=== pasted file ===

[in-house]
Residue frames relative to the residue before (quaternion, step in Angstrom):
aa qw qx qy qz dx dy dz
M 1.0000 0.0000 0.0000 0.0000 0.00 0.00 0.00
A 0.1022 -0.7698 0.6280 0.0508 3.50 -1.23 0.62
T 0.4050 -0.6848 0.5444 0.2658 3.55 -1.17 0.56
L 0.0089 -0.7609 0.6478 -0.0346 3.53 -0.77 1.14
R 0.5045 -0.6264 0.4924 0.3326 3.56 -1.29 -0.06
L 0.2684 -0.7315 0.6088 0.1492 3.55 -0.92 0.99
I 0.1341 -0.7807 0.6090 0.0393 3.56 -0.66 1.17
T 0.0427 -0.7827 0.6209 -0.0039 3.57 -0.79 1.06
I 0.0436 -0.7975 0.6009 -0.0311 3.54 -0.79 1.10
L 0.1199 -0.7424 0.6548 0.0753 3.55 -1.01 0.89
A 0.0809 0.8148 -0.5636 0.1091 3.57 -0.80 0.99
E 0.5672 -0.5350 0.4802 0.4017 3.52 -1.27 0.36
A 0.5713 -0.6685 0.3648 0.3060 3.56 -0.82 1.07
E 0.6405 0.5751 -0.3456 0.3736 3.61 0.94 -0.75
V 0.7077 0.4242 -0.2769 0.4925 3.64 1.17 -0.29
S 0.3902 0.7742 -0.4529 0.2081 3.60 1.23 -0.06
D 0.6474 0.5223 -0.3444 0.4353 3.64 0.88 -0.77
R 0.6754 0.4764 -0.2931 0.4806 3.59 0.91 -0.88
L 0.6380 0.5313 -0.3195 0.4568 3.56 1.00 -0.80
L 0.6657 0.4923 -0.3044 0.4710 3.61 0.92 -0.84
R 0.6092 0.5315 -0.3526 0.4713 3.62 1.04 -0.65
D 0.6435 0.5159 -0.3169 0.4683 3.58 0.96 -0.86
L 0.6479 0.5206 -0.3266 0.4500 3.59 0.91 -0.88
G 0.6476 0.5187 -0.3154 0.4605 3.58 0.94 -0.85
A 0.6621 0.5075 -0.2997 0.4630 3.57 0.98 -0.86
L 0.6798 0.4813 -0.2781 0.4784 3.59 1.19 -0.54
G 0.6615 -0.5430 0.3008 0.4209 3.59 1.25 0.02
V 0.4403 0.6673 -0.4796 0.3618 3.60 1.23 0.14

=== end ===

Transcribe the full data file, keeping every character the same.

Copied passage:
[in-house]
Residue frames relative to the residue before (quaternion, step in Angstrom):
aa qw qx qy qz dx dy dz
M 1.0000 0.0000 0.0000 0.0000 0.00 0.00 0.00
A 0.1022 -0.7698 0.6280 0.0508 3.50 -1.23 0.62
T 0.4050 -0.6848 0.5444 0.2658 3.55 -1.17 0.56
L 0.0089 -0.7609 0.6478 -0.0346 3.53 -0.77 1.14
R 0.5045 -0.6264 0.4924 0.3326 3.56 -1.29 -0.06
L 0.2684 -0.7315 0.6088 0.1492 3.55 -0.92 0.99
I 0.1341 -0.7807 0.6090 0.0393 3.56 -0.66 1.17
T 0.0427 -0.7827 0.6209 -0.0039 3.57 -0.79 1.06
I 0.0436 -0.7975 0.6009 -0.0311 3.54 -0.79 1.10
L 0.1199 -0.7424 0.6548 0.0753 3.55 -1.01 0.89
A 0.0809 0.8148 -0.5636 0.1091 3.57 -0.80 0.99
E 0.5672 -0.5350 0.4802 0.4017 3.52 -1.27 0.36
A 0.5713 -0.6685 0.3648 0.3060 3.56 -0.82 1.07
E 0.6405 0.5751 -0.3456 0.3736 3.61 0.94 -0.75
V 0.7077 0.4242 -0.2769 0.4925 3.64 1.17 -0.29
S 0.3902 0.7742 -0.4529 0.2081 3.60 1.23 -0.06
D 0.6474 0.5223 -0.3444 0.4353 3.64 0.88 -0.77
R 0.6754 0.4764 -0.2931 0.4806 3.59 0.91 -0.88
L 0.6380 0.5313 -0.3195 0.4568 3.56 1.00 -0.80
L 0.6657 0.4923 -0.3044 0.4710 3.61 0.92 -0.84
R 0.6092 0.5315 -0.3526 0.4713 3.62 1.04 -0.65
D 0.6435 0.5159 -0.3169 0.4683 3.58 0.96 -0.86
L 0.6479 0.5206 -0.3266 0.4500 3.59 0.91 -0.88
G 0.6476 0.5187 -0.3154 0.4605 3.58 0.94 -0.85
A 0.6621 0.5075 -0.2997 0.4630 3.57 0.98 -0.86
L 0.6798 0.4813 -0.2781 0.4784 3.59 1.19 -0.54
G 0.6615 -0.5430 0.3008 0.4209 3.59 1.25 0.02
V 0.4403 0.6673 -0.4796 0.3618 3.60 1.23 0.14